The Achilles is the strongest and thickest tendon in the human body, but it is the most commonly ruptured. Achilles ruptures occur most frequently in the third to fifth decades of life with a 70 percent higher predilection for males in comparison to females.1
Achilles tendon tears are normally associated with traumatic sports injuries in non-athletes who overexert themselves during increased activity. We often refer to these individuals as weekend warriors. The most common cause of ruptures in these patients is the degenerative process. The otherwise sedentary lifestyle of these patients leads to poor vascularity in an area that already has a decreased blood supply.2 With the addition of activity and increased tension on the tendon, the Achilles ruptures.
Professional athletes are also susceptible to Achilles ruptures through indirect stress trauma. The associated mechanism of action can be a violent dorsiflexion against a plantarflexed ankle joint or a knee that forcefully extends while the foot is in a dorsiflexed position. It is rare for direct trauma, such as a laceration or direct pressure, to lead to an Achilles tendon injury. Other external factors that increase the risk of ruptures include fluoroquinolone therapy and steroid use, which weakens the collagen cross-linking of tendon fibers.3
The Achilles tendon is approximately 15 cm long and begins near the middle portion of the calf. It is a connection between the two heads of the gastrocnemius muscle and soleus muscle, forming the triceps surae. A few centimeters prior to its insertion, the tendon fibers twist approximately 90 degrees in a counterclockwise rotation.1 The tendon then inserts to the middle third portion of the posterior calcaneus. Blood supply to the Achilles tendon is mainly from the musculotendinous junction of the triceps surae and the paratenon surrounding the tendon.4 Therefore, it is important to try to salvage the paratenon during repair.
The Achilles tendon has an area that is 2 cm to 6 cm proximal to its insertion with decreased vascularity, referred to as the “watershed area.”4 It is innervated by the sural nerve, which courses along the lateral aspect of tendon. This nerve is susceptible to damage during initial injury as well as surgical management. The medial aspect of the Achilles tendon has the plantaris tendon running along it in certain cases. The plantaris tendon is absent about 7 percent of the time or damaged during a rupture.5 However, when it is present, one also can use the plantaris tendon for augmentation.
What To Look For In The Clinical Exam And Diagnostic Imaging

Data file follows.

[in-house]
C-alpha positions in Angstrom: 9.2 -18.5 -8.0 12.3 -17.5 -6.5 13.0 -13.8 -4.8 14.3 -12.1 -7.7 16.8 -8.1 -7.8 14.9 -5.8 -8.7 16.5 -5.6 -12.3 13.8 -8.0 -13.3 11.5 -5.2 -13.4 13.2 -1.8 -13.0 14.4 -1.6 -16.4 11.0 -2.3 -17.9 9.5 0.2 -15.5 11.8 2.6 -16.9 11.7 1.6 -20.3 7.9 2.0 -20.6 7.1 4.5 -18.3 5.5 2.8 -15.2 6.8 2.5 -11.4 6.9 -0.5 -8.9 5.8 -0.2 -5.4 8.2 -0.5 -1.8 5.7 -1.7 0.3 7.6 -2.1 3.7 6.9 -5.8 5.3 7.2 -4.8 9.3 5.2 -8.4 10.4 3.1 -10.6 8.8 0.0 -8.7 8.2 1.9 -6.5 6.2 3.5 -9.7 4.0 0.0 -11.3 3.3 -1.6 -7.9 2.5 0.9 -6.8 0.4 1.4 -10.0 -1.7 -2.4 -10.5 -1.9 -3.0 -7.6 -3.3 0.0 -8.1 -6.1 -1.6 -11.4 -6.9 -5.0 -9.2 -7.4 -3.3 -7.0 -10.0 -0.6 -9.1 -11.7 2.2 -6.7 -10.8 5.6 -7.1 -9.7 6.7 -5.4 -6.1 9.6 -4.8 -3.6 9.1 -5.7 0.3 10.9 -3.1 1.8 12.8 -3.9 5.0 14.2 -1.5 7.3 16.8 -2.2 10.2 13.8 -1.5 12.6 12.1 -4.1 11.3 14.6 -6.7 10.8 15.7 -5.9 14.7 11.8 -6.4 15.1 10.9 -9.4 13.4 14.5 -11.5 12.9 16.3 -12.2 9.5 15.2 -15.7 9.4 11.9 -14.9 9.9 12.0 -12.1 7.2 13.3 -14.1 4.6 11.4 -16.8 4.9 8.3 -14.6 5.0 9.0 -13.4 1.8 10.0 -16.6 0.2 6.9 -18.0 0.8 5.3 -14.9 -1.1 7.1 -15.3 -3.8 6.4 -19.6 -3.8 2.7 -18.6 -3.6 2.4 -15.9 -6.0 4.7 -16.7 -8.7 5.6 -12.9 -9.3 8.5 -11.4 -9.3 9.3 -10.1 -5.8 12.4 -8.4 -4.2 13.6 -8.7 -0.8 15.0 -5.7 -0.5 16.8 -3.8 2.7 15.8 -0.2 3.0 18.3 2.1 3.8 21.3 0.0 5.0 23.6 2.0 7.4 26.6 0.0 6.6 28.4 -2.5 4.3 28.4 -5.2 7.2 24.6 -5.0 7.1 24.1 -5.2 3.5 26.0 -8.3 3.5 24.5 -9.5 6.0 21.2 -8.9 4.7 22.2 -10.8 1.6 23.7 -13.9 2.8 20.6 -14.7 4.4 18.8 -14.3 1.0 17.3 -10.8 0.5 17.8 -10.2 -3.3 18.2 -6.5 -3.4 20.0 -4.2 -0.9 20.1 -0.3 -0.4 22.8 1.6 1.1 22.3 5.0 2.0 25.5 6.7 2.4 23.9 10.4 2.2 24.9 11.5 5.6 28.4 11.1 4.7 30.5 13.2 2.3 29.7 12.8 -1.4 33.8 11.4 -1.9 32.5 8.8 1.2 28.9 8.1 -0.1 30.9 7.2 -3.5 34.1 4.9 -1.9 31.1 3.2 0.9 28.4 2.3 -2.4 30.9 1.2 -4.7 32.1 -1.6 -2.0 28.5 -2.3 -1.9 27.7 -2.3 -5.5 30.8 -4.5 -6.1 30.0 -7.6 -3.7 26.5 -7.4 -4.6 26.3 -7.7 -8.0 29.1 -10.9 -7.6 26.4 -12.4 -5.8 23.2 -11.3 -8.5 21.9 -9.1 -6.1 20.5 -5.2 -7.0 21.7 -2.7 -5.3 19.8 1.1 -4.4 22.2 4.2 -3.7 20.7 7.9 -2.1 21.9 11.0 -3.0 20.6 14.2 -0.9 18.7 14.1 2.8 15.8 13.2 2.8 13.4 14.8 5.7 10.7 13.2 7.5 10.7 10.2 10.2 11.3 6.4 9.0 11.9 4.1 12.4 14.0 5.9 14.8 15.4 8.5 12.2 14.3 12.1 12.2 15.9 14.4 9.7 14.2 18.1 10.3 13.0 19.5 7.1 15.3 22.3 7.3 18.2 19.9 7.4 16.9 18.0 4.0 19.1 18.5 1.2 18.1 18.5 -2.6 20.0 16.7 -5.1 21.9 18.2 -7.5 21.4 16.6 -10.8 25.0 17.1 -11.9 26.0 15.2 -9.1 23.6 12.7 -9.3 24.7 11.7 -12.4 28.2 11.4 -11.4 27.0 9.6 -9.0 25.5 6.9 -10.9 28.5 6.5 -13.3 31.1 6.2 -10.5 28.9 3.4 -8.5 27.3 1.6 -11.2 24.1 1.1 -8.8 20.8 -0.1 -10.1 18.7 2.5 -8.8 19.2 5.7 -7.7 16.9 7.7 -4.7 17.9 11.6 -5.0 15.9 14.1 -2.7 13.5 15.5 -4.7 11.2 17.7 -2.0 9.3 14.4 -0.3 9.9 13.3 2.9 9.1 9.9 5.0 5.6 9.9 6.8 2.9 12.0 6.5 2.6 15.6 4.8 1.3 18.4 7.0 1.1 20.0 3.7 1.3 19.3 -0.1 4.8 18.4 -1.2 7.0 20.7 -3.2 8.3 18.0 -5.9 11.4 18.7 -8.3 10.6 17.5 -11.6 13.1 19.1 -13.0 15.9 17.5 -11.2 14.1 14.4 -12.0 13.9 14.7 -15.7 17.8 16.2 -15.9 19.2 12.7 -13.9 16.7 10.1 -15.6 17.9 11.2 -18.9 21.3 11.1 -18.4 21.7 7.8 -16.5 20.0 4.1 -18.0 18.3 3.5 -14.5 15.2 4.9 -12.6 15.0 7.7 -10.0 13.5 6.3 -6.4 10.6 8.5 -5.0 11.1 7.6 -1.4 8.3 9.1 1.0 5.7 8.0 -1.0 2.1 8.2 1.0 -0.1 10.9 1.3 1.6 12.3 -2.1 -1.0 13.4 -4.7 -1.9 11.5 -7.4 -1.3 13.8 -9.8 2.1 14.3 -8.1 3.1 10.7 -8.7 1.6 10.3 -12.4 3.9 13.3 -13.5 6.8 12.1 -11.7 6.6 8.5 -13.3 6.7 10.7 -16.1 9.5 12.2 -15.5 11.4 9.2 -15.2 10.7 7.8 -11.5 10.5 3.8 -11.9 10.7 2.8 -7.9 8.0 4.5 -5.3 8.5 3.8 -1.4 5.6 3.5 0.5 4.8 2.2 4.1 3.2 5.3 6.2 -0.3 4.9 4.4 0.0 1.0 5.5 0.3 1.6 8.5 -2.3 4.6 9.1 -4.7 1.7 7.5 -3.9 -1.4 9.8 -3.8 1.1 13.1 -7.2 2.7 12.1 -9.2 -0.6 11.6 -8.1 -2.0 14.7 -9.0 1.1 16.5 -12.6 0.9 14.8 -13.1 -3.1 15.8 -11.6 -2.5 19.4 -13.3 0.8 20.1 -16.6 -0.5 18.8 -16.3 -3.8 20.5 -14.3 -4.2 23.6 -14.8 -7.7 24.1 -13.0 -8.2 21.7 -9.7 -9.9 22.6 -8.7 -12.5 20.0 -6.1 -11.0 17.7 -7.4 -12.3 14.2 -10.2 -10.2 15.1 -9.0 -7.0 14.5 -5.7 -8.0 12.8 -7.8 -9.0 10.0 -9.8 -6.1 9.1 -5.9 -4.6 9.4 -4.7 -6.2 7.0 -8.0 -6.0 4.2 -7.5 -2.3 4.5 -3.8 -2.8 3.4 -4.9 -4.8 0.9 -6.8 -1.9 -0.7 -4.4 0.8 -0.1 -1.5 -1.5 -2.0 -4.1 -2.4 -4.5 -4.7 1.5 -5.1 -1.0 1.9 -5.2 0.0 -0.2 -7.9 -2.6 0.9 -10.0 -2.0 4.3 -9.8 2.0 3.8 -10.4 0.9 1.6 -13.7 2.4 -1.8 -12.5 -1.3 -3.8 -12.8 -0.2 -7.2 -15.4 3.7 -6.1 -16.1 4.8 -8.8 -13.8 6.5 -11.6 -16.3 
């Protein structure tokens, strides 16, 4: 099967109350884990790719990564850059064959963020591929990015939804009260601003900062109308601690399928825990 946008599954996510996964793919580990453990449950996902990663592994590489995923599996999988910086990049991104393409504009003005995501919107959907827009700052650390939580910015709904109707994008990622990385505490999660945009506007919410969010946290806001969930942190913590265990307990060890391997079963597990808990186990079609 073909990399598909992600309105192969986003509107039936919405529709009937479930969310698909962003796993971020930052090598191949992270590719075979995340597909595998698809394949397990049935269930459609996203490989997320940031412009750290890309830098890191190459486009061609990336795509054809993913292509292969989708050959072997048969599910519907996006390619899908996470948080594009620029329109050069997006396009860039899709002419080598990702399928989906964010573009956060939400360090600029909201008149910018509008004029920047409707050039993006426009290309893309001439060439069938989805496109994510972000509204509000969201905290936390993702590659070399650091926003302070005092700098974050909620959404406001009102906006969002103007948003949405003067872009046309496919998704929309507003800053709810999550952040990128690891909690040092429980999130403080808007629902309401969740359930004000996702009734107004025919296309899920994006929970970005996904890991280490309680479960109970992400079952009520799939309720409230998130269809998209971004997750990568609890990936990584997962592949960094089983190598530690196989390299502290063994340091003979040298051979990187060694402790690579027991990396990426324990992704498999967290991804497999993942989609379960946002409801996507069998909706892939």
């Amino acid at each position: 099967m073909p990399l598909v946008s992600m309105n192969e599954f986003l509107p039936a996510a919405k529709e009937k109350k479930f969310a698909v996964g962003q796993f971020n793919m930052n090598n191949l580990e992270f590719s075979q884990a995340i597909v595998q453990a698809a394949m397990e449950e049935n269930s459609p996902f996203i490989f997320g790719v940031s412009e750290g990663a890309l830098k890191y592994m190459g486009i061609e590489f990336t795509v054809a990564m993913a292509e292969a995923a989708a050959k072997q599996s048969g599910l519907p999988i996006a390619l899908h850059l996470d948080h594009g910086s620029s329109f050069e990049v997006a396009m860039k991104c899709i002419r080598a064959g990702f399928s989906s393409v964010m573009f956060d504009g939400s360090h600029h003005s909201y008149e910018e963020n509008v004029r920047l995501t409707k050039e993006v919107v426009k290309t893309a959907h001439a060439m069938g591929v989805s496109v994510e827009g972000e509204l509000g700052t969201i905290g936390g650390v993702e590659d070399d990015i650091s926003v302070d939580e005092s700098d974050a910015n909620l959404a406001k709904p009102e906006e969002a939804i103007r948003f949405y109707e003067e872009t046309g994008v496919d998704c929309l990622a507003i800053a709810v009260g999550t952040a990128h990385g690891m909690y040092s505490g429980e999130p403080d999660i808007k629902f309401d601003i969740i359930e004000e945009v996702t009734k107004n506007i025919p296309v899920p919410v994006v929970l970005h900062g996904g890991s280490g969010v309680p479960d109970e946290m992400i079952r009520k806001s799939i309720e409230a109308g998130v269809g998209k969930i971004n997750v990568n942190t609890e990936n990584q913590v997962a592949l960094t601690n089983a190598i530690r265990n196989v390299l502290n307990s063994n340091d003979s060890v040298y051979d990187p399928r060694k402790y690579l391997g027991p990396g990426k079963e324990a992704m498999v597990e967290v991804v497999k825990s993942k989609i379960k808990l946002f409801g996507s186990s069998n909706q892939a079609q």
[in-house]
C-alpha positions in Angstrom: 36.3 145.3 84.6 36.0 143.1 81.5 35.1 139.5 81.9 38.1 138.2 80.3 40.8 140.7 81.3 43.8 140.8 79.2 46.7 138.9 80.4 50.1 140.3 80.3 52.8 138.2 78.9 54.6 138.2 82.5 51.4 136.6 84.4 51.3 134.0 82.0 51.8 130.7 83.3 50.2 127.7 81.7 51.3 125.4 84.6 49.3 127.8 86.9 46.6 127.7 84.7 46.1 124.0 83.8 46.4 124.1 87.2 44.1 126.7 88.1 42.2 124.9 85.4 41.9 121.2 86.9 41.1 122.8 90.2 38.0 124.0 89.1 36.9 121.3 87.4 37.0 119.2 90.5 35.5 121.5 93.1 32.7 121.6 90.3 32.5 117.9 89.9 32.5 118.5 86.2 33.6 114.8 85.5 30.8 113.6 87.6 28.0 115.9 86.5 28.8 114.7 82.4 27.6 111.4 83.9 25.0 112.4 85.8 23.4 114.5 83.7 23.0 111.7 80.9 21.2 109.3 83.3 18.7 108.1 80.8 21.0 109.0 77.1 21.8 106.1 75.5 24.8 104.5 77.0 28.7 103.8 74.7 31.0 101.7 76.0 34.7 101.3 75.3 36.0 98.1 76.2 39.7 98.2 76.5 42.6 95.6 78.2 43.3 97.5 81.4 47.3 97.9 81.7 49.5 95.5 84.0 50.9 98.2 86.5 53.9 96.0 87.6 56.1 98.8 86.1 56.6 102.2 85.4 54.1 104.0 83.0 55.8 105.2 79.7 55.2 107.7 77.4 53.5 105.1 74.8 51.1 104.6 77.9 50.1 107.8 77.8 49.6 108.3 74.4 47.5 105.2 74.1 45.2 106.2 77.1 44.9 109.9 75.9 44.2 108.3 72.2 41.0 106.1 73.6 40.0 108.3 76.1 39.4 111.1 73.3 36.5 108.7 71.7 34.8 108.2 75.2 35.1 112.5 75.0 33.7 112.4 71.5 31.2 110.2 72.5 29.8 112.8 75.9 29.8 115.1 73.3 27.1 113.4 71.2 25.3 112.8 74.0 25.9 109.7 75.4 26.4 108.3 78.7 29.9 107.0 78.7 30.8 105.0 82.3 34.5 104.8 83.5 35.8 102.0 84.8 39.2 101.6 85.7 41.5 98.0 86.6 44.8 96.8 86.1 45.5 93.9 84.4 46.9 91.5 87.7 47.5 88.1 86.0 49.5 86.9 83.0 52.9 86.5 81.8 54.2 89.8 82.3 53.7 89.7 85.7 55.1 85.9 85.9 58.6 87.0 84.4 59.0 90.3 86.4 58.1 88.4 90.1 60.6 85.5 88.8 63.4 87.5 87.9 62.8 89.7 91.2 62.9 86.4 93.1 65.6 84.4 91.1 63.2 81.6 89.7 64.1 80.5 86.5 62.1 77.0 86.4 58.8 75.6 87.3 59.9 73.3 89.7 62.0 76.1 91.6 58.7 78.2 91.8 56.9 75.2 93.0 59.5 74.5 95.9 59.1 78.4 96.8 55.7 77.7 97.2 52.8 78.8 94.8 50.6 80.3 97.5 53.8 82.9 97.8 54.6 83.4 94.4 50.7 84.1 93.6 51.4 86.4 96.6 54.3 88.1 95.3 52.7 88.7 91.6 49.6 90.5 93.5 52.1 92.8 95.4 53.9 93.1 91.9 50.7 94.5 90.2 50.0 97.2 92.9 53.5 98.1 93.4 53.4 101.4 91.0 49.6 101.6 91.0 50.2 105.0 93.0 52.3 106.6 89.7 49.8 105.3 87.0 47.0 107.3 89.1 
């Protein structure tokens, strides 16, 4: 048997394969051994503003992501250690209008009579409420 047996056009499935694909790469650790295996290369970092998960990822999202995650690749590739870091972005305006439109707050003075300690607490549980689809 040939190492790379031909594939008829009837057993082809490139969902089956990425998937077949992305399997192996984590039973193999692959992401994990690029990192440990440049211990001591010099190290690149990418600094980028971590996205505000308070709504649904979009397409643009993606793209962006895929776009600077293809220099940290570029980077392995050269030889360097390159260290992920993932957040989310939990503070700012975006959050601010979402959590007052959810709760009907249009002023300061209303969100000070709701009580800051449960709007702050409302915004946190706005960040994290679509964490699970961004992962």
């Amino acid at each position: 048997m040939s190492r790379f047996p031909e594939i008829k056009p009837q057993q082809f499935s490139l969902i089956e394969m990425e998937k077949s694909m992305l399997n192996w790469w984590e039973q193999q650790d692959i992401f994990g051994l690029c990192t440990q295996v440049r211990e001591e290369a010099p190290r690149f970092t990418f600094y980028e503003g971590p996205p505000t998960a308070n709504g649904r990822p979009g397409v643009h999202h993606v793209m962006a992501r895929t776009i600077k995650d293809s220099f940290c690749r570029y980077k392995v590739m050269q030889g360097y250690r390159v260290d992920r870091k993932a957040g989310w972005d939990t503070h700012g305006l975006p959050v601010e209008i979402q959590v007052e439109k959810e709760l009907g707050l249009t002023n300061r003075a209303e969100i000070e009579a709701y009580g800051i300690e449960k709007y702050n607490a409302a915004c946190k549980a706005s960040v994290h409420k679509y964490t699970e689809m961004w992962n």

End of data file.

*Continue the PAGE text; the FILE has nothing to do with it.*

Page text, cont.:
Patients will describe an auditory pop and snap feeling during the time of injury. Many times, they feel someone has hit or kicked them in the calf. Patients often present with an apropulsive gait to the affected extremity with the inability to rise on their toes, a phenomenon often referred to as Jack’s test.
Clinically, patients have increased edema and ecchymosis to the injured area. A gap or defect referred to as a “palpable dell” is present at the location of the rupture. Interestingly, patients complain of pain initially but after a day or two, pain decreases significantly. Clinical tests include the Thompson-Doherty test. When performing this test, one squeezes the calf while the patient lies in a prone position. If this does not elicit a significant passive plantarflexion, the clinician should suspect a rupture.1 Be mindful that this test could serve as a false negative due to the long flexor tendons firing if one squeezes more than the calf complex. For this reason, the clinician should always do a comparison to the contralateral limb.
Another test that one can perform is O’Brien’s test, in which one places needles along the Achilles tendon. When one squeezes the proximal tendon, the distal needles should not move, which represents a rupture.
One can diagnose the majority of Achilles tendon ruptures clinically. However, if the clinical exam is not obvious or if there has been a period of time between injury and presentation, diagnostic imaging may be necessary. Take an X-ray to rule out any osseous pathology such as an avulsion fracture of the posterior calcaneus. One can also assess the disruption of Kager’s triangle through radiograph views.
Ultrasound is an efficient in-office evaluation that can help confirm a rupture. With this modality, the clinician can perform dynamic testing. If limited gapping is present and tendon ends are well opposed, there is potential for treating the patient conservatively with the foot cast in a plantarflexed position. If there are any questions regarding whether the patient has a partial or complete rupture, the level of rupture or the amount of defect, magnetic resonance imaging (MRI) may be helpful mainly for surgical planning.